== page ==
The Exams For Parents

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Do parents put undue stress on their children to perform well in exams?

With students sitting or about to sit their GCSEs a rising level of tension and stress is probably looming over the household in anticipation of the coming day.  For some students there is no such thing as stress where for others it is comparable to the time of the apocalypse.  However, is it only the students who are stressed out about the exams?  I mean most parents want their child to do well in the exams and probably feel a level of tension themselves.  Yet do parents actually contribute to student exam anxiety because they want their child to perform well?  What is good exam parenting and what steps can be taken to reduce exam stress?  Below I will discuss this further.  If you have any comments please feel free to leave them below.

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Parents and exam stress

In March 2017 the BBC posted in a news article that Com Res for BBC Radio 5 Live conducted a survey about parenting and exams on 830 parents of 11-18 year old children.  They found 24% of the British parents polled said "there own mental health had been affected by the pressure of their children's exams".  It continued by saying 25% "said they had often lost sleep worrying over children's exams" and that "two in five parents (42%) said not knowing how to help their children with revision made them feel as if they were "not good enough as parents"".  Interestingly the poll raised an important question as to whether children should be offered money to encourage them if they perform well in exams.  In my mind I wondered if this classifies as good parenting practice?  In the poll "a third (31%) said" they did offer "their children money as an incentive to revise in the hope of boosting their grades."  According to the poll 52% of the parents questioned wanted "more help and advice on how to support their children through their revision".

The Telegraph reported in April 2016 that the National Citizen Service (NCS) conducted a survey of 1000 teenagers.  It found that 78% expected "exam stress to have a negative" impact on "their appearance, health or mental state in some way during the revision period with many eating more or less than usual".  1 in 10 of the teenagers did not have "time to shower or change their clothes" and 1 in 5 did not leave "the house for days".  The report found that teenagers just wanted to be left alone to get on with their studying.  Again does this classify as good parenting practice?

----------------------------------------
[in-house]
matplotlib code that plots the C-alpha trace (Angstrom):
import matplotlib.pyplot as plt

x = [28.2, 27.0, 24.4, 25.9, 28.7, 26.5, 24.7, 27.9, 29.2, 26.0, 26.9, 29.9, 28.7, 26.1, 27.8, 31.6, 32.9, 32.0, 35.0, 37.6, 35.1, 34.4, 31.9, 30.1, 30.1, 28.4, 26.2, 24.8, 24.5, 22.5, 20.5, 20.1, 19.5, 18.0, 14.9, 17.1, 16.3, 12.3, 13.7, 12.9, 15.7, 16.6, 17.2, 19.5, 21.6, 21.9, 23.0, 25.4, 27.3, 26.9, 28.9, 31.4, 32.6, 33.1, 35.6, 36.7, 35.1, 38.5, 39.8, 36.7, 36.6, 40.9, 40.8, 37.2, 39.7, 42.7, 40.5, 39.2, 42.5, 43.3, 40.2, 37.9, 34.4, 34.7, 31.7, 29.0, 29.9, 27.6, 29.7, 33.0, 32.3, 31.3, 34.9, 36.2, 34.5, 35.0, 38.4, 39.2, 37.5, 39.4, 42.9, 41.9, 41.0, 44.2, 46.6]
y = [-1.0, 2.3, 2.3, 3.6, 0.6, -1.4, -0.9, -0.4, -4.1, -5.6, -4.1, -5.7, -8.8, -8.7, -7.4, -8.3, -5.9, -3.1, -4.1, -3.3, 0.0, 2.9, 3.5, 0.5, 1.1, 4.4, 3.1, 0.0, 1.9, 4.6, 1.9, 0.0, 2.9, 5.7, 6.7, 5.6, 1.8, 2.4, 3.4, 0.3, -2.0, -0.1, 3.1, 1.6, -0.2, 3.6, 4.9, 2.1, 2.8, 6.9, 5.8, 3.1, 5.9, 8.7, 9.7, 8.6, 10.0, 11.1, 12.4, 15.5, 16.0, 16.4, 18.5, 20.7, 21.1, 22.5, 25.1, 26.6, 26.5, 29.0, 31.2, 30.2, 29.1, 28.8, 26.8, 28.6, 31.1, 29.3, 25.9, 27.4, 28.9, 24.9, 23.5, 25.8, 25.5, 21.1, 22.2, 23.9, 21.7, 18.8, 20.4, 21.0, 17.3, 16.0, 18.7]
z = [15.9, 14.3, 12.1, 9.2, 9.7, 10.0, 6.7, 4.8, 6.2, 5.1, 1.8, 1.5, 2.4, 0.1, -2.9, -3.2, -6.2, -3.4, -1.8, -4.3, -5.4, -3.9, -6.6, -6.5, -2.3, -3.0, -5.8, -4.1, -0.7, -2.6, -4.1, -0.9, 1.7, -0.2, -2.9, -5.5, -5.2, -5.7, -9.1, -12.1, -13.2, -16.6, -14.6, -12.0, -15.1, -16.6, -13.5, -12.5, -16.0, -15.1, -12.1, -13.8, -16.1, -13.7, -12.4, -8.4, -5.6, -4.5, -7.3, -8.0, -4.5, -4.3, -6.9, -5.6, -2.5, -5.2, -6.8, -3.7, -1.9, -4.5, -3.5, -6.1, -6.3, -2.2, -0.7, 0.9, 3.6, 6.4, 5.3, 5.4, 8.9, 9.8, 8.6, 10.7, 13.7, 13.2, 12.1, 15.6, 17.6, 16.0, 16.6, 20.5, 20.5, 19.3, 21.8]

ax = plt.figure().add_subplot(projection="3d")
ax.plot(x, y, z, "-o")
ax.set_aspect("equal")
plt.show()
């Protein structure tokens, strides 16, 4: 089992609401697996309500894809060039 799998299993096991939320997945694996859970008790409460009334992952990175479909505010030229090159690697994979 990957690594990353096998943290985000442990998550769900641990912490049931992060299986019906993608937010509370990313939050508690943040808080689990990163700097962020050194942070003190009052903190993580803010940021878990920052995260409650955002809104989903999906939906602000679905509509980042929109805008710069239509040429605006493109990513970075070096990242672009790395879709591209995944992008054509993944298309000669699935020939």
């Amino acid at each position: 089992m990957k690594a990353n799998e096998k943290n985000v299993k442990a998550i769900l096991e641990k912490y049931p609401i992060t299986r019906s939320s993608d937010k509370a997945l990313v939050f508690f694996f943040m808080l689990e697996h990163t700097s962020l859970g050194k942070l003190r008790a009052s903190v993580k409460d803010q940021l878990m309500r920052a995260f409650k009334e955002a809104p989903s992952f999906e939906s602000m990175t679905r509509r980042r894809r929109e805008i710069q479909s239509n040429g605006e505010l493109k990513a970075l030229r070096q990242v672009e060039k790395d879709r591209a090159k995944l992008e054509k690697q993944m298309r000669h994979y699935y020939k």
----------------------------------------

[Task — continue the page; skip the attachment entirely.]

The study also found that "confiscating technology, micromanaging revision calendars or parents saying things like "shouldn't you be revising" or "how can you think with that music/YouTuber/screen on" were also detrimental to the student.  Again I repeat is this good parenting practice?  Should parents be discouraging procrastination around the time of exams?

Good Practice for Parents

Below is a list of generally agree good practices for parents to support their children in preparing for exams.  If you can think of any extra ways please feel free to leave a comment below the blog post.

  1. Be encouraging - there is nothing worse than telling a child they were fail even before an exam
  2. Encourage your child to ask questions - you/a teacher hopefully can answer them
  3. Don't add undue pressure - most children stress about exams themselves
  4. Stay calm - if your calm your child is more likely to be calm and provide a calm environment
  5. Be supportive - if your child feels you don't care they may take the stance that they don't care
  6. Look after yourself - it is OK to take a time out if needed
  7. Help with revision - most children appreciate this and being tested prior to an exam can help
  8. Lower the noise level - it is difficult for most children to revise when there is a din
  9. Look after your child's health - make sure they get healthy food, exercise and plenty of sleep
  10. Encourage your child to revise at times when they have optimum concentration
  11. Encourage your child to practice mindfulness
  12. Observe your child - if they are not coping they may need to talk to a counsellor/doctor/teacher
  13. Maintain perspective - it is an exam and whether pass or fail life goes on
  14. Arrange down time for your child - all work and no play makes Jack stressed
  15. Encourage your child to have a balanced lifestyle - this will reduce stress and anxiety
  16. Attend parents evenings and talk to teachers about your child's progress
  17. Be lenient with chores around exam time - no reason they can't clean the house after though!
  18. Find good study sites on the Internet to support your child
  19. If you can buy study guides and practice papers to prepare your child further
  20. Buy your child the equipment they need for for the exam prior to the exam
  21. Make sure your child is ready for the exam the night before
  22. Ensure your child is clothed properly
  23. Avoid comparisons to other children

Steps to be taken to reduce stress


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